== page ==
The Cleansing of Non-Muslim Iraqis and the Scandal of Western Indifference

Aug. 19 2019

Just five years ago, Islamic State (IS) came into Mosul—Iraq’s third largest city—and began its attempt to rid it of its ancient Christian community. Now, two years’ after Mosul’s liberation, its Christian population has been reduced from about 15,000 to a little over 40, with large numbers having fled the region. Giulio Meotti writes:

This cultural genocide, thanks to the indifference of Europeans and many Western Christians more worried about not appearing “Islamophobic” than defending their own brothers, sadly worked. Father Ragheed Ganni, for instance, a Catholic priest from Mosul, had just finished celebrating mass in his church when Islamists killed him. In one of his last letters, Ganni wrote: “We are on the verge of collapse.” That was in 2007—almost ten years before IS eradicated the Christians of Mosul.

Traces of a lost Jewish past have also resurfaced in Mosul, where a Jewish community had lived for thousands of years. Now, 2,000 years later, both Judaism and Christianity have effectively been annihilated there. That life is over. . . . In Mosul alone, 45 churches were vandalized or destroyed. Not a single one was spared. Today there is only one church open in the city. . . . The fate of Mosul’s Christians is similar to those elsewhere in Iraq.

Shamefully, the West has been and still seems to be completely indifferent to the fate of Middle Eastern Christians. . . . As the French-Lebanese writer Amin Maalouf noted, “People accuse the Occident of wanting to impose its values, but the real tragedy is its inability to transmit them. . . . Threats to pandas cause more emotion” than threats of the extinction of the Christians in the Middle East.

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Read more at Gatestone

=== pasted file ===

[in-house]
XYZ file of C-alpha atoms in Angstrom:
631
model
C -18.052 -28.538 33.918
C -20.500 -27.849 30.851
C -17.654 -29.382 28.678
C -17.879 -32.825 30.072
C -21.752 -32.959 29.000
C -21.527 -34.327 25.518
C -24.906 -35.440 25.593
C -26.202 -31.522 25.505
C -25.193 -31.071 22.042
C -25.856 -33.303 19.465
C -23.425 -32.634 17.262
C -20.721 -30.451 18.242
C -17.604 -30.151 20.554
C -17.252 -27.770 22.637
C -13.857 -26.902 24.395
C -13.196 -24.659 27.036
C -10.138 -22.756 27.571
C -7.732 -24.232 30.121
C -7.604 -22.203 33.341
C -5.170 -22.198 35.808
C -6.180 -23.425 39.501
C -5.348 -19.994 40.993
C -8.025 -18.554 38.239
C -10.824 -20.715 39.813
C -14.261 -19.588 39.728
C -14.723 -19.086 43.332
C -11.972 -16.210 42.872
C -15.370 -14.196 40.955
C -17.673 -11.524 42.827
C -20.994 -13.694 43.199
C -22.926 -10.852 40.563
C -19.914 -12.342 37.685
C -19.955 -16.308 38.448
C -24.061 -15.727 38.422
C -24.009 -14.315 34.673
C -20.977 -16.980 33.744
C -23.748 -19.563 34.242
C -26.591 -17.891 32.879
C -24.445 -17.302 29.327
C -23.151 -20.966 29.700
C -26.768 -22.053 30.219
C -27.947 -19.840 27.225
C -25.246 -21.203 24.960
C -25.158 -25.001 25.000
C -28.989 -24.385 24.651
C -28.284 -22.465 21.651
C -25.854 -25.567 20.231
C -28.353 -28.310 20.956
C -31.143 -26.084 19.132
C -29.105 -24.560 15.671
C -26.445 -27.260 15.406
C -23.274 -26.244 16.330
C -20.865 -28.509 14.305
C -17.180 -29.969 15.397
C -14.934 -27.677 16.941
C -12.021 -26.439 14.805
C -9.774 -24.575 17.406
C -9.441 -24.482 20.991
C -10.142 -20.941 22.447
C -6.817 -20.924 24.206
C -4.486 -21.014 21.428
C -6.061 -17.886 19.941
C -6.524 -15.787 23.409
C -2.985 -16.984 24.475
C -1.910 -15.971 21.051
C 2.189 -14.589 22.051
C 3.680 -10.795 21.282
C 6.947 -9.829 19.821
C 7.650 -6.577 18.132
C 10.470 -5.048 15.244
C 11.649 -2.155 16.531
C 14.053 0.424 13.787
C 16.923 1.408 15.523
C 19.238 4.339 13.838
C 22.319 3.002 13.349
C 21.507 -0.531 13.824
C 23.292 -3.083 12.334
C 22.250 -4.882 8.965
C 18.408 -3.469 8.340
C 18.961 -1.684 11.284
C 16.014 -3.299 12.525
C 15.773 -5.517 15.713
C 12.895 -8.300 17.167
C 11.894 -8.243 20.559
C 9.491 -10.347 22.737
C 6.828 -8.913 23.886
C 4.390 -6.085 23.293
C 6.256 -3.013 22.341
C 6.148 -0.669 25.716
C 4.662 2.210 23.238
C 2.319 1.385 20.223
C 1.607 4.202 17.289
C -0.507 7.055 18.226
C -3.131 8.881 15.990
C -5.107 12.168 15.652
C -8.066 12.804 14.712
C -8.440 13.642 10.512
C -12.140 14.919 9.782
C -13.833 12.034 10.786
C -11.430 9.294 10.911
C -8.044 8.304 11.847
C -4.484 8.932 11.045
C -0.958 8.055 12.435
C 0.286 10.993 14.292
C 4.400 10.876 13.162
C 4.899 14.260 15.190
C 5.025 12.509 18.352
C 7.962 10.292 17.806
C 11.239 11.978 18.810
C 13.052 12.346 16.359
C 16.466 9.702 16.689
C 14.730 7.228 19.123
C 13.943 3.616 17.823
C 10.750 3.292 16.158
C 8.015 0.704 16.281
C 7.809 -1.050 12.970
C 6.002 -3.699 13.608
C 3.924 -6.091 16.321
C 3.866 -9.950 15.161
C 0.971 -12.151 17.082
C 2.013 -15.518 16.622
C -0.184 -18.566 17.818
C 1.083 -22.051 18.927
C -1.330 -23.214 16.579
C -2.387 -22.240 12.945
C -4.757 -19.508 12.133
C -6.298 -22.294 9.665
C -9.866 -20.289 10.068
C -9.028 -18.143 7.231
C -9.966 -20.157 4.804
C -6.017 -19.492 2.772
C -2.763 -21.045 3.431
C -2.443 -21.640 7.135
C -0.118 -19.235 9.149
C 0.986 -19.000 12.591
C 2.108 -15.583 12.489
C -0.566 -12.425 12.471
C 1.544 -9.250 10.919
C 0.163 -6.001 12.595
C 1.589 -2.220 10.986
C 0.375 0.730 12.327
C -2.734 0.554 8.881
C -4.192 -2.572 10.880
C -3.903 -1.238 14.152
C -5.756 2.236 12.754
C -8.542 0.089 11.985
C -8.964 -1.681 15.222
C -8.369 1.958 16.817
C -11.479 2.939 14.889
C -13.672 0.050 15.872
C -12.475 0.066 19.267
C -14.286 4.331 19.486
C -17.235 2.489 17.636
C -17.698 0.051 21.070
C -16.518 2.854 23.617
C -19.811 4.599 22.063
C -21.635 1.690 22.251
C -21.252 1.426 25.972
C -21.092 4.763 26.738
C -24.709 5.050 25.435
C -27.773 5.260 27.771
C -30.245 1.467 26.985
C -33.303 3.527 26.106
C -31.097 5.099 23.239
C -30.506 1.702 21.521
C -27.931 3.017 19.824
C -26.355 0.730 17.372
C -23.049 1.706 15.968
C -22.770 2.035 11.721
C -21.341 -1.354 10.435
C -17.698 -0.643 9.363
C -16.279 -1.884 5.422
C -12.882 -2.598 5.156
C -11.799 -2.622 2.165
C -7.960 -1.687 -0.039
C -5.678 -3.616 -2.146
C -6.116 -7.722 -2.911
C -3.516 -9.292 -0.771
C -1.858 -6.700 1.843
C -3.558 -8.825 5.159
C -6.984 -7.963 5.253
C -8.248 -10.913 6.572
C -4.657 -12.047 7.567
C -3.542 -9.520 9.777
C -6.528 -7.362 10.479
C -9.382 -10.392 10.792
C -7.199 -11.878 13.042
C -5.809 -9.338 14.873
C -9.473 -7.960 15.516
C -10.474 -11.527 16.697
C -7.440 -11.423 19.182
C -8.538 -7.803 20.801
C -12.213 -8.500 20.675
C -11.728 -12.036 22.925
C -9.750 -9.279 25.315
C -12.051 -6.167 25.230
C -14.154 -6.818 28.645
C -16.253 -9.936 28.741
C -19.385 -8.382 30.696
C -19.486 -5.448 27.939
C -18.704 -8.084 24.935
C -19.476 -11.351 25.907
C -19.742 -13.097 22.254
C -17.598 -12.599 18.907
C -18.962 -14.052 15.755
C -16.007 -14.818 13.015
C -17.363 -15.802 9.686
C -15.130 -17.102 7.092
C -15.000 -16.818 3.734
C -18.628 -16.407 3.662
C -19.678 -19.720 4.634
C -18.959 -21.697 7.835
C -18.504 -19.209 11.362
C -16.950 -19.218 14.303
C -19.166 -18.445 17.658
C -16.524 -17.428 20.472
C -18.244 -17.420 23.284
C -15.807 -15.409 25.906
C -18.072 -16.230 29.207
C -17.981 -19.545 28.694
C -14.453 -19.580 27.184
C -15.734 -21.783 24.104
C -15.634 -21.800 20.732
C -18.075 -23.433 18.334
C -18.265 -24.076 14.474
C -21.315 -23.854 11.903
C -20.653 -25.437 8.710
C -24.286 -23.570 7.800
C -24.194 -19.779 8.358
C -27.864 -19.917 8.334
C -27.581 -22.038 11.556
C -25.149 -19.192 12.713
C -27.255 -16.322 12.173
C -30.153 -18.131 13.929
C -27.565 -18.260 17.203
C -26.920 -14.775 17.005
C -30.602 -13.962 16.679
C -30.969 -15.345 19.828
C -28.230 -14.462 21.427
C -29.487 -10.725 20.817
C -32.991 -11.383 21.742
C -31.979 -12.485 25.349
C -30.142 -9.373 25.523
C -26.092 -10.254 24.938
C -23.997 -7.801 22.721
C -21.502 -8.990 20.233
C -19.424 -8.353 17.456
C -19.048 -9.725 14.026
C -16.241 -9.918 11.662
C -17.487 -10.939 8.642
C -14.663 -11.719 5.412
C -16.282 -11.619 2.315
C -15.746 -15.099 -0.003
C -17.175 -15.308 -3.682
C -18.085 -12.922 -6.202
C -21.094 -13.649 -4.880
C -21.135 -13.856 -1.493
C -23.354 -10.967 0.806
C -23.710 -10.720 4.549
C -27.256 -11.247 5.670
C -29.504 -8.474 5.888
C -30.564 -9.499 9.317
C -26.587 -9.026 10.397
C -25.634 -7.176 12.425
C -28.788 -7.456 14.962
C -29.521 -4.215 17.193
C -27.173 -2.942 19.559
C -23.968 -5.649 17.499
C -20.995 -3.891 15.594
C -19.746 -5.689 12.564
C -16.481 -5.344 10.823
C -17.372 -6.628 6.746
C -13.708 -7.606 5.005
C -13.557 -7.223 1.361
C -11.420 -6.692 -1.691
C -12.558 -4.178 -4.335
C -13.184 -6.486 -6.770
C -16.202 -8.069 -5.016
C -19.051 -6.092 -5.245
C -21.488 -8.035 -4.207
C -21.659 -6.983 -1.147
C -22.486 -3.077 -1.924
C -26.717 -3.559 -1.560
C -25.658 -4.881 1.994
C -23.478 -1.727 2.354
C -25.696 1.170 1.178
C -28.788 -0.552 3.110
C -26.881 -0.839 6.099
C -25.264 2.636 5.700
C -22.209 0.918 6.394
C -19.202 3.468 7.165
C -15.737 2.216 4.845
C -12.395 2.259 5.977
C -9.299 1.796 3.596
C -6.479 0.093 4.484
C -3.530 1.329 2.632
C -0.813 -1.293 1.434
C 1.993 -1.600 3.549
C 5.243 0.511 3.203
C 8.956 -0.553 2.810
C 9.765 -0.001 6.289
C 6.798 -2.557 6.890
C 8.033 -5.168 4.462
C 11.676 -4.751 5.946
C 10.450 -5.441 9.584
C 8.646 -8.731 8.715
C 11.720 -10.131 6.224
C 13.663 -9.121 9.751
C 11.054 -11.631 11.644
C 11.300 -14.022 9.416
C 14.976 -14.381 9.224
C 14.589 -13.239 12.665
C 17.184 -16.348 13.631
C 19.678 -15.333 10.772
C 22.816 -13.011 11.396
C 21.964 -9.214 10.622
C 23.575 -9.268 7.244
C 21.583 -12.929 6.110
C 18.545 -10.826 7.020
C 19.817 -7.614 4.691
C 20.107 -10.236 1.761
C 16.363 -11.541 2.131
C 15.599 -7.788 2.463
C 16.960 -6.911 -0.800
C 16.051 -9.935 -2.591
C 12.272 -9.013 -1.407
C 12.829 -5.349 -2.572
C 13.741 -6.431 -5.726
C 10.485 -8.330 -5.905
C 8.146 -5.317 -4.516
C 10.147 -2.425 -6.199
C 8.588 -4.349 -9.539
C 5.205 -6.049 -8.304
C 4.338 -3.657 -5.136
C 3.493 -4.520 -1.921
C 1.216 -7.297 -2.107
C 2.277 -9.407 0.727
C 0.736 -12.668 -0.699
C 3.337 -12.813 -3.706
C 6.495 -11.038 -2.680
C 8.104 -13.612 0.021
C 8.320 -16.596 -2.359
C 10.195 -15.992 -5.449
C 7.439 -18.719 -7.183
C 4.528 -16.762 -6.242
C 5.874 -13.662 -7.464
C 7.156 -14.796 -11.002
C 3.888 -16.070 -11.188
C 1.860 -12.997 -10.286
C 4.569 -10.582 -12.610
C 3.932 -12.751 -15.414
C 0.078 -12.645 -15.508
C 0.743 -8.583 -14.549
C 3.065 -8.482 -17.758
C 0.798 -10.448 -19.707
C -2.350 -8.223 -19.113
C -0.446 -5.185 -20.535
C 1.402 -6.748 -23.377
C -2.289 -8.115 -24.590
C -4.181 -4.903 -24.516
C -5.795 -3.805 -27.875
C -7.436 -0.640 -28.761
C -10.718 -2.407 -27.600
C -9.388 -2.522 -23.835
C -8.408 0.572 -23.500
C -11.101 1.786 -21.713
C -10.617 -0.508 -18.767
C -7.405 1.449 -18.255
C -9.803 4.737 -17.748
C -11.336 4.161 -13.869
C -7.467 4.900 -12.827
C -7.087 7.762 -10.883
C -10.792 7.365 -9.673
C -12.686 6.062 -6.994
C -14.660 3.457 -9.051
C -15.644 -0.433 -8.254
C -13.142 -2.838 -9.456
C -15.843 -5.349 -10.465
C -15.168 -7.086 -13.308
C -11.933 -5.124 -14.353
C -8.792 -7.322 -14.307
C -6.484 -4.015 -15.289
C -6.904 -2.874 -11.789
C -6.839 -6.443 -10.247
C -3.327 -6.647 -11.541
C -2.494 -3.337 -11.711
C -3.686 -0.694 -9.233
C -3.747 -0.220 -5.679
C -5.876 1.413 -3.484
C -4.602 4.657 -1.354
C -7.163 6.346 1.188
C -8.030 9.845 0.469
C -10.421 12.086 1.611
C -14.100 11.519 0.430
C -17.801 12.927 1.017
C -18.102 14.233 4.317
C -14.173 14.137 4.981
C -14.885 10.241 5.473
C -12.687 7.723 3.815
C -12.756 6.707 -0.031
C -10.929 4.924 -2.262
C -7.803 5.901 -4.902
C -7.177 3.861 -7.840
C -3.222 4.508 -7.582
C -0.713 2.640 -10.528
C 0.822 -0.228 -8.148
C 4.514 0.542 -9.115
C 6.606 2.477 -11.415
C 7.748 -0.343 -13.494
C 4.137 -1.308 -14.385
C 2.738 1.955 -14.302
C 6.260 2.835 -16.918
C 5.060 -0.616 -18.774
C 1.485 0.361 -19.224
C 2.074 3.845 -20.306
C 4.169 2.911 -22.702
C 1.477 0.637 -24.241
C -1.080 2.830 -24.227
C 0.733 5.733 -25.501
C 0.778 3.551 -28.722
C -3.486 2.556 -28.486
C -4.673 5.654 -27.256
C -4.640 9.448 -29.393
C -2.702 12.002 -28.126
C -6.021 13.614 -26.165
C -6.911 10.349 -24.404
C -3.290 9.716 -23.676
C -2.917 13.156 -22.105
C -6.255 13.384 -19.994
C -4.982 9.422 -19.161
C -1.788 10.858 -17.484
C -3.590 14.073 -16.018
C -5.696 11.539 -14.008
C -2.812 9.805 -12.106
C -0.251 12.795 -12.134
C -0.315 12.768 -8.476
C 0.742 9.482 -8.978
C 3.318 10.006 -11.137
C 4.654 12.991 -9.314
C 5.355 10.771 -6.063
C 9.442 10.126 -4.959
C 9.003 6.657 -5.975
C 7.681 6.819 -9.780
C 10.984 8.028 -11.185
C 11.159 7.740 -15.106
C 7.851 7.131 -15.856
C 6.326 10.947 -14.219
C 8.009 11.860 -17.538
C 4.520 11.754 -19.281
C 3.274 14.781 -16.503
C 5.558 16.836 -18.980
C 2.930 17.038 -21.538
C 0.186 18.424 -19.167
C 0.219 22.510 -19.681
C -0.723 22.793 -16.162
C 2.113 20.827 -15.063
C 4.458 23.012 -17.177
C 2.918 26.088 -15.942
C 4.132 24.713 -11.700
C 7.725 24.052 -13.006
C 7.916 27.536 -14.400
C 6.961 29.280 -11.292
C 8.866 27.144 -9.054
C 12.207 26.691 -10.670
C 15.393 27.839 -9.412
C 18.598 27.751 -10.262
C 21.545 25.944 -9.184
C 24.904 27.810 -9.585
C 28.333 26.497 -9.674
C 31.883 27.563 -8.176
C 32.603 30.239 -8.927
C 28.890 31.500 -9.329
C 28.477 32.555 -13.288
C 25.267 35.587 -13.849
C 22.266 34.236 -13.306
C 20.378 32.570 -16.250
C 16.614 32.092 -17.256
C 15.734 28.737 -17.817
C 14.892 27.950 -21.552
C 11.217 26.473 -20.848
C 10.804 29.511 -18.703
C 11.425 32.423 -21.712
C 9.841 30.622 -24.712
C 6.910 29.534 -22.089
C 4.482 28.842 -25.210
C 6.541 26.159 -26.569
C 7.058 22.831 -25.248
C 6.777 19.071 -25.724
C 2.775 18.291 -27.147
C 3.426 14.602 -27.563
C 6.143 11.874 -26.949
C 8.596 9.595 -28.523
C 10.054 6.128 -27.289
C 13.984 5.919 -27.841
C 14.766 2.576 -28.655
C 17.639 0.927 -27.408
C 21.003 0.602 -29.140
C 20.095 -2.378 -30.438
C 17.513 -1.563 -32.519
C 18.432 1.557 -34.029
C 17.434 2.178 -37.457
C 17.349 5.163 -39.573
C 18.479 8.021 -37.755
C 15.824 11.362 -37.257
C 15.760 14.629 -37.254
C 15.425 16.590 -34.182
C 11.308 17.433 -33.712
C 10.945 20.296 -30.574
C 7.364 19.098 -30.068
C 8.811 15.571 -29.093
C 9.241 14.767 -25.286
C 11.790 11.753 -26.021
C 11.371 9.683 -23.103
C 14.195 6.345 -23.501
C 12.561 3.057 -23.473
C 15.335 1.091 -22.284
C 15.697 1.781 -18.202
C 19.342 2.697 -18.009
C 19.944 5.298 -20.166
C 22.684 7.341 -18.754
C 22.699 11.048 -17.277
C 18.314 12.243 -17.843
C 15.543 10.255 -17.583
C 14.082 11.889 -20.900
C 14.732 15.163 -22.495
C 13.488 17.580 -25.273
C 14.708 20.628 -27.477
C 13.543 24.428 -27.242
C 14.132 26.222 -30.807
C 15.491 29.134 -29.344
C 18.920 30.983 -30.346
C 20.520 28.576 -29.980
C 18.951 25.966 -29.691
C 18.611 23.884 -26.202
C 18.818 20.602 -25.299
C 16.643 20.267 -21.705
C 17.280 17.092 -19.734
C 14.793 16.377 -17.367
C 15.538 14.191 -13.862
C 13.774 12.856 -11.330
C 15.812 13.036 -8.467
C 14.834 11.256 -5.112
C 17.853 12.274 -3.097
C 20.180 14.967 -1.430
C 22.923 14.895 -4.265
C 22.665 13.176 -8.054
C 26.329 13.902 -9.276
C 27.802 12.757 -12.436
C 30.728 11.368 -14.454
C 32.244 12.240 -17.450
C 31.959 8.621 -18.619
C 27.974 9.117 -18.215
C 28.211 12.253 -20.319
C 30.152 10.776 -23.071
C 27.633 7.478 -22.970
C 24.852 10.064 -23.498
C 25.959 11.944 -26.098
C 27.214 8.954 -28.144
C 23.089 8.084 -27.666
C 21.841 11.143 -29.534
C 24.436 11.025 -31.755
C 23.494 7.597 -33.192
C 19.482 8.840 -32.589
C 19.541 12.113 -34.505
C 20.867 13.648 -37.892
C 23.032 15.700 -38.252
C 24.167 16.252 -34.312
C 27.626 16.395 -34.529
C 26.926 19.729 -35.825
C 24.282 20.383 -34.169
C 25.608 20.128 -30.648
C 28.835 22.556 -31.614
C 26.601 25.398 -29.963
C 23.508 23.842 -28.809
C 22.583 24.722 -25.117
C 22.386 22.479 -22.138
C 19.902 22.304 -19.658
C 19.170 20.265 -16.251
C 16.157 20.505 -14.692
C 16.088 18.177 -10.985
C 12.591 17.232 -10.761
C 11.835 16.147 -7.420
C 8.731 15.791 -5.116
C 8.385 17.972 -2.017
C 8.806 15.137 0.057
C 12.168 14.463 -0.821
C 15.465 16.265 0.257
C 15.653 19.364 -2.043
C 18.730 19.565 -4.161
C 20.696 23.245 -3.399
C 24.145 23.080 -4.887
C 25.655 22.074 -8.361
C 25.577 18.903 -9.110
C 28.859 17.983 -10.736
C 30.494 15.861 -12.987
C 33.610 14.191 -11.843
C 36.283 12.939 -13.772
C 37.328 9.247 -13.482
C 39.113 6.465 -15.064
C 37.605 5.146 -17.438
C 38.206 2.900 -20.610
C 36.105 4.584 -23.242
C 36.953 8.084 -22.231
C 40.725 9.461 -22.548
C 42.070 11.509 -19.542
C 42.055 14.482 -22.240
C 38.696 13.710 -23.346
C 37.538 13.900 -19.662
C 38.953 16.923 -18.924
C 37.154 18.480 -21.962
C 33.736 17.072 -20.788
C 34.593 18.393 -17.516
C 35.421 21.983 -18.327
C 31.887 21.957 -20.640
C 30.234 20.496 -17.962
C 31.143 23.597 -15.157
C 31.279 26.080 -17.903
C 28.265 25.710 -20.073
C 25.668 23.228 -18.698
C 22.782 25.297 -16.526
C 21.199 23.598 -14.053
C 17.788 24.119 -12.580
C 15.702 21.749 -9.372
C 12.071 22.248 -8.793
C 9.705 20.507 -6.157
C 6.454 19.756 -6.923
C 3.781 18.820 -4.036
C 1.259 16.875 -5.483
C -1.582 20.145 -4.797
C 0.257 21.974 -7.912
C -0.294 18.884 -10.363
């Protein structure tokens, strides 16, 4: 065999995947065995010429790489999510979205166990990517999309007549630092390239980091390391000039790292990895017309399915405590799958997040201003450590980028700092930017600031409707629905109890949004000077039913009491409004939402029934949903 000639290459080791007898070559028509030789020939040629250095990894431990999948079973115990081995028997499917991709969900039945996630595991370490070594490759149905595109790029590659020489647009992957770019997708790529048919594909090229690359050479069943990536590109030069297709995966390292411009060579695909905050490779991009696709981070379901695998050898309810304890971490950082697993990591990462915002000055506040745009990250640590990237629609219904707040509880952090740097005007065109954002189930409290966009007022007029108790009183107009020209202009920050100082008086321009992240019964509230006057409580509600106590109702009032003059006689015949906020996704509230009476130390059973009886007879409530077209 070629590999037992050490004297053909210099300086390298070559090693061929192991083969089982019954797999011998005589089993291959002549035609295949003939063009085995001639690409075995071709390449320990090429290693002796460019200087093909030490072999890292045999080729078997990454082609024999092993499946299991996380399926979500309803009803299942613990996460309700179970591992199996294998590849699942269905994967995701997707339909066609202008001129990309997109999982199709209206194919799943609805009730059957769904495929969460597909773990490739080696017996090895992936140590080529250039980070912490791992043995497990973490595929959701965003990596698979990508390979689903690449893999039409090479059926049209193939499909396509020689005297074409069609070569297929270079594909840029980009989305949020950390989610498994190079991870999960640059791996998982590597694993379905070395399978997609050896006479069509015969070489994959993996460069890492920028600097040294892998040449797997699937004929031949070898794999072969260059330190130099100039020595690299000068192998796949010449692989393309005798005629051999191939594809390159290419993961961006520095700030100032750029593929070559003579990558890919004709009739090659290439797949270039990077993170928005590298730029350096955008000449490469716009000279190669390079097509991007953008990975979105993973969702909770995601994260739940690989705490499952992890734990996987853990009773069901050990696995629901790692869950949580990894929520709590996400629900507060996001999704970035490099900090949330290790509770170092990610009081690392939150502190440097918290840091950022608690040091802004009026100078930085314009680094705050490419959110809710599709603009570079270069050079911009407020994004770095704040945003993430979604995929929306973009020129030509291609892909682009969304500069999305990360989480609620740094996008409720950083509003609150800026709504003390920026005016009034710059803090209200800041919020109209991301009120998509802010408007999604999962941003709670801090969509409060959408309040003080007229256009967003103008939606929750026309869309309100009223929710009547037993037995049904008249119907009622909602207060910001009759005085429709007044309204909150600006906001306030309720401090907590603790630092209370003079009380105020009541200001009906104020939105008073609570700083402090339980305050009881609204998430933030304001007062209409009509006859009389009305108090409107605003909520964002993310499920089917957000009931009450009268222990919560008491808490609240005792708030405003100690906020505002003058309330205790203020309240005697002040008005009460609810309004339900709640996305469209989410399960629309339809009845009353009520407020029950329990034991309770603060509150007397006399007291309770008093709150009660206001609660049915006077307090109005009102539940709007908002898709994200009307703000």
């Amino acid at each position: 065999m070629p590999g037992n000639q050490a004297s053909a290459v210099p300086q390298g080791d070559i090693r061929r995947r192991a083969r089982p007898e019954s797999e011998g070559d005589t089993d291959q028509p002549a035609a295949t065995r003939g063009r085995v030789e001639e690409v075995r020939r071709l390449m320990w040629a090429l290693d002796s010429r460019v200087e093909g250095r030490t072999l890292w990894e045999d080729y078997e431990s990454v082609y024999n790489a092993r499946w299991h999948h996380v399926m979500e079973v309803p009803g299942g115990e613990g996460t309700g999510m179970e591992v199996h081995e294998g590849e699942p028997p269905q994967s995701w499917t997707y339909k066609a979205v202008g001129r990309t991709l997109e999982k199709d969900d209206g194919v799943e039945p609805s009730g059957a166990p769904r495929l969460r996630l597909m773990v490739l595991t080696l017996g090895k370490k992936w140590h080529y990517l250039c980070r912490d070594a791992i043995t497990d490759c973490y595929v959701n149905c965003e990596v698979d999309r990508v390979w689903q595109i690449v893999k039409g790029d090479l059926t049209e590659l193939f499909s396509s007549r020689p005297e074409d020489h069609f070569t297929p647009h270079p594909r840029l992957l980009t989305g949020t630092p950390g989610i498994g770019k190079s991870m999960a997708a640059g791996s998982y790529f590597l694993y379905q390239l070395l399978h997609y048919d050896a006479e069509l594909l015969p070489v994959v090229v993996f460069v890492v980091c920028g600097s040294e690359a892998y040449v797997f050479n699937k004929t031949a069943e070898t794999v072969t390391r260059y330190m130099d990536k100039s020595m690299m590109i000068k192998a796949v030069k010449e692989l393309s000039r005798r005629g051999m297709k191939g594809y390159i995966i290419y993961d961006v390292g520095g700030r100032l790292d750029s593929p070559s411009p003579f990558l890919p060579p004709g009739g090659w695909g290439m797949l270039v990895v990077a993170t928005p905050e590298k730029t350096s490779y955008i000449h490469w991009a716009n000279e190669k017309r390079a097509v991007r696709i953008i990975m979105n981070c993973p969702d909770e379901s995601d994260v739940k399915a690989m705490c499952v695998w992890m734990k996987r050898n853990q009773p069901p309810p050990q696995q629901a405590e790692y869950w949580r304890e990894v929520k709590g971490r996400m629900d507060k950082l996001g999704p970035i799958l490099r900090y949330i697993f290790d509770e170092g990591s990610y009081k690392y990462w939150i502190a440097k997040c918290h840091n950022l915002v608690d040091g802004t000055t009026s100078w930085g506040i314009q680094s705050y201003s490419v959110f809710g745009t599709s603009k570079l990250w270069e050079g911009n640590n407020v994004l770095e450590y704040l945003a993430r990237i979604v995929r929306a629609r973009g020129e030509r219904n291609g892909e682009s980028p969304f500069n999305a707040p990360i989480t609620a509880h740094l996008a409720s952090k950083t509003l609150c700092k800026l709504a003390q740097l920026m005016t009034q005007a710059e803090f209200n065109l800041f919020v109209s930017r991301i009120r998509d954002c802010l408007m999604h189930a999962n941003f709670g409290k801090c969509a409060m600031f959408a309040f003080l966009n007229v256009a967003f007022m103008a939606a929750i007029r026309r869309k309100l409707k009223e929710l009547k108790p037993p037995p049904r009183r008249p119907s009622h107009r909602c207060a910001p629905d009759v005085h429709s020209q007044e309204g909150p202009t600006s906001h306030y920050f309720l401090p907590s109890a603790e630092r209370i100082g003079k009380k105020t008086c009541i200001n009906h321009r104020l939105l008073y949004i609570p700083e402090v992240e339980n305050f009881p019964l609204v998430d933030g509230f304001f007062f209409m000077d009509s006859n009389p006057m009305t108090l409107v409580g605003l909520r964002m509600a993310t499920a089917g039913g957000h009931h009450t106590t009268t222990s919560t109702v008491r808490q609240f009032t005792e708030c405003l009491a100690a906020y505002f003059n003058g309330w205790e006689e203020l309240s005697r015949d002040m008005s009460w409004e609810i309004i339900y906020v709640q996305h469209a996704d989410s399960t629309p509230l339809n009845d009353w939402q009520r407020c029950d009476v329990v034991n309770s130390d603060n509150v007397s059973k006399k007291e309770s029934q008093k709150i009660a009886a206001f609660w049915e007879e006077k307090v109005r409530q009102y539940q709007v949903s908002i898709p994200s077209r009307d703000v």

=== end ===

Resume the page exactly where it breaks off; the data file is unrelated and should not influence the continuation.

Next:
More about: Iraq, Iraqi Jewry, ISIS, Middle East Christianity

Will Costco Go to Israel?

Social-media users have mocked this week new Israeli finance minister Bezalel Smotrich for a poorly translated letter. But far more interesting than the finance minister’s use of Google Translate (or some such technology) is what the letter reveals about the Jewish state. In it, Smotrich asks none other than Costco to consider opening stores in Israel.

Why?

Israel, reports Sharon Wrobel, has one of the highest costs of living of any country in the 38-member Organization for Economic Co-operation and Development.

This

has been generally attributed to a lack of competition among local importers and manufacturers. The top three local supermarket chains account for over half of the food retail market, limiting competition and putting upward pressure on prices. Meanwhile, import tariffs, value-added tax costs and kosher restrictions have been keeping out international retail chains.

Is the move likely to happen?

“We do see a recent trend of international retailers entering the Israeli market as some barriers to food imports from abroad have been eased,” Chen Herzog, chief economist at BDO Israel accounting firm, told The Times of Israel. “The purchasing power and technology used by big global retailers for logistics and in the area of online sales where Israel has been lagging behind could lead to a potential shift in the market and more competitive prices.”

Still, the same economist noted that in Israel “the cost of real estate and other costs such as the VAT on fruit and vegetables means that big retailers such as Costco may not be able to offer the same competitive prices than in other places.”

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Read more at Times of Israel

More about: Costco, Israel & Zionism